Landlord offers spare rooms at his Winchester pub to two Ukrainian families
People from across the region are among the 100,000 people in Britain who have signed up to open their homes and businesses to refugees fleeing the war in Ukraine.
Among those offering their spare rooms, is the landlord of a pub in Winchester, Hampshire.
Robert Plunton said his regular customers will help him to create homes for two families in the accommodation above The Rising Sun.
Robert said they are starting to prepare one double room and a single room and intend to build a self-contained kitchenette. He hopes the accommodation will be like a "home from home" for two families.
The work is starting this weekend and Robert hopes it'll be ready within a week for him to welcome the Ukrainian refugees.
The Government's Homes for Ukraine scheme to match potential hosts with refugees opens on Friday.
Robert said: "We've been following the story as everyone has, it's the only thing that's on your mind at the moment is what's happening in Ukraine. We've got three children ourselves, so seeing those families that have been torn from their usual way of life is just absolutely heart-wrenching.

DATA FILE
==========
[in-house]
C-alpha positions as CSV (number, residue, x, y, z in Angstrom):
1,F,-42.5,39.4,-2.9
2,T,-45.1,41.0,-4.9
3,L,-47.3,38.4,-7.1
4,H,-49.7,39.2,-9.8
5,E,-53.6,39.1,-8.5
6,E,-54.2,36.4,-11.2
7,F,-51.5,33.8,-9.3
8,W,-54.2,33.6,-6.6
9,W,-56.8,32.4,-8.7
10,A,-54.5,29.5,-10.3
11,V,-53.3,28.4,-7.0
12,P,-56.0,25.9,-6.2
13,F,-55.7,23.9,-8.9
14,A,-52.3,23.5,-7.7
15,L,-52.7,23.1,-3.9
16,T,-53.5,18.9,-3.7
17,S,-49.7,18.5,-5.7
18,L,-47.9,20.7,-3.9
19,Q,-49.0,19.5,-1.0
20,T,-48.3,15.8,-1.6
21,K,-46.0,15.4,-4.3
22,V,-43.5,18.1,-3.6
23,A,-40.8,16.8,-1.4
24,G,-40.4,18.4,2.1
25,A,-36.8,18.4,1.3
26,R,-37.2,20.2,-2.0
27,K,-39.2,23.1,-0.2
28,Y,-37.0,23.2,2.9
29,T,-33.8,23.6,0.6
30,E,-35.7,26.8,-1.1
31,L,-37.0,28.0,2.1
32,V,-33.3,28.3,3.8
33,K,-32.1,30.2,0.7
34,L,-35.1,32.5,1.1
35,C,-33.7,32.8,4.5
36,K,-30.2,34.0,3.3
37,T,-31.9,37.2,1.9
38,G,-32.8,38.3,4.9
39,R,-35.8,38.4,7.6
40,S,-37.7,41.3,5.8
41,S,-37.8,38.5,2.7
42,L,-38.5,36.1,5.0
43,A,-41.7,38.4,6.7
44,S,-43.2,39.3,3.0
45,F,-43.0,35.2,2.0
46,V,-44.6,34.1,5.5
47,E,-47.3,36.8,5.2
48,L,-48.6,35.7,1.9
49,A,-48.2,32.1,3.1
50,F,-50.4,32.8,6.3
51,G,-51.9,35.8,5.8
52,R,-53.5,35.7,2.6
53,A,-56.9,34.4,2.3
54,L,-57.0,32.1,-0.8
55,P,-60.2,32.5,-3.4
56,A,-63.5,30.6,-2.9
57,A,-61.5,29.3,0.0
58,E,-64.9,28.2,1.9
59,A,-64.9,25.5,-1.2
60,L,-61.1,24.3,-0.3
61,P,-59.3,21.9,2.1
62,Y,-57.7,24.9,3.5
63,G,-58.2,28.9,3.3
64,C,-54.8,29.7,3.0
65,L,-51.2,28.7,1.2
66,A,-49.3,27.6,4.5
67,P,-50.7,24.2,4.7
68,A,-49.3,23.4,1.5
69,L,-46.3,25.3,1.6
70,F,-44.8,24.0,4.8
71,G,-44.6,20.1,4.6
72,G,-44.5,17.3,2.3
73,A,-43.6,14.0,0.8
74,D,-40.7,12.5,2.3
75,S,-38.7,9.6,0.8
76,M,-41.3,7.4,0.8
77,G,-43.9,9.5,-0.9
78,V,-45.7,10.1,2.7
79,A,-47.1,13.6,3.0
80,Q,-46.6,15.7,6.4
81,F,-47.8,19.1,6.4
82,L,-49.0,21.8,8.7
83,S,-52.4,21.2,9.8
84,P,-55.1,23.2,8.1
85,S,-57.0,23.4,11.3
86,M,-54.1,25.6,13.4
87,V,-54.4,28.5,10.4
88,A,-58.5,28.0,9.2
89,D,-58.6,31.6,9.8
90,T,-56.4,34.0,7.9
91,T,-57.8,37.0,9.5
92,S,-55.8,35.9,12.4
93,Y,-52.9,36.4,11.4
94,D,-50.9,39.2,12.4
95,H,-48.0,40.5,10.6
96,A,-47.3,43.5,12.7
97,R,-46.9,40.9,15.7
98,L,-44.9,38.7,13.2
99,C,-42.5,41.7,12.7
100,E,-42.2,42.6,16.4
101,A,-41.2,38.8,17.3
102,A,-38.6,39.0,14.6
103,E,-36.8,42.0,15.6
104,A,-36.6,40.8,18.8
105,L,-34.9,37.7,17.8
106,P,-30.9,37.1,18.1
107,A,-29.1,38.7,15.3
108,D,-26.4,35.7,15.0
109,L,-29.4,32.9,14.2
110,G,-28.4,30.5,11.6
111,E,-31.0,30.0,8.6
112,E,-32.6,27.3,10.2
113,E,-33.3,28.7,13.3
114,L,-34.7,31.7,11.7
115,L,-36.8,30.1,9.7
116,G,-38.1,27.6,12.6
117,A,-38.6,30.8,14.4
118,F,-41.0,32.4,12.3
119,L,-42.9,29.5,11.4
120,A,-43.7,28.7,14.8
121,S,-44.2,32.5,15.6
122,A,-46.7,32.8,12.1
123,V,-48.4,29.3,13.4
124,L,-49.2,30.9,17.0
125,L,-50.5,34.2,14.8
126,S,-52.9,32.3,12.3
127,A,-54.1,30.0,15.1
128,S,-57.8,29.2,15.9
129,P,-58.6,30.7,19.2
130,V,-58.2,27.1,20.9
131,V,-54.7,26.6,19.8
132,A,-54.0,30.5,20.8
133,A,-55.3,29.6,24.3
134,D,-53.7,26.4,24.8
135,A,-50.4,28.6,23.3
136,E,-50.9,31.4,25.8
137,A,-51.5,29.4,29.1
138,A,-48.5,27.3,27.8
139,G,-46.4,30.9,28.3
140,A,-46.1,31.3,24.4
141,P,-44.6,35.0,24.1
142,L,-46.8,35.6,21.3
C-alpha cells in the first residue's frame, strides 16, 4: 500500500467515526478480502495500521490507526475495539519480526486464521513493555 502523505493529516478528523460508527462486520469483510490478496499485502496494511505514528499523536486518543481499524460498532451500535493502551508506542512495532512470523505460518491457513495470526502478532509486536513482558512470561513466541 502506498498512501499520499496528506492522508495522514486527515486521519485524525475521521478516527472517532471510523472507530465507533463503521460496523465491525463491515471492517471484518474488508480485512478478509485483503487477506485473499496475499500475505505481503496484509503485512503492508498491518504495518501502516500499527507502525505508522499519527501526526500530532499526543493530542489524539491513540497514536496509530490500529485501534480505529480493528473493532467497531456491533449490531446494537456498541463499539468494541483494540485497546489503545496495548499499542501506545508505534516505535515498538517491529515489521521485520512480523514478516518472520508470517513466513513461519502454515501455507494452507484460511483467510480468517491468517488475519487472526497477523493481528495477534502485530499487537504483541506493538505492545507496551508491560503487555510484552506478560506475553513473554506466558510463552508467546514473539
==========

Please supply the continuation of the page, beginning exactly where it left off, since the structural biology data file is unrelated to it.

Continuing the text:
"We initially organised a fundraiser for next month but when we saw that the government were allowing people to have families into their own home, we waited for the website to go live and then as soon as it did, we signed up.
"We've got to convert part of the upstairs of our flat into accommodation but all the locals have been really supportive and there's a lot of tradespeople here, so they're going to help out and do all the renovation work."
WATCH: Robert Plunton talks about why he's taking in Ukrainian refugees
Robert is no stranger to taking people in and has, in the past, looked after homeless people in Winchester.
He said the financial cost and time to create the accommodation for the Ukrainian families is worth it, as he said having children himself makes him more aware of their plight.
Robert added: "Since we've had children, you feel helpless watching it happen over in Ukraine. When you feel you can do something yourself here, although they're small actions, it's going to help a family out. These people have come with nothing, so it's the least we can do."
"The government say the Ukrainian refugees will be vetted and we're going to trust them. A lot of these people are normal people who have had their lives turned upside down, so they're going to need somewhere to stay, so we're more than happy to do it."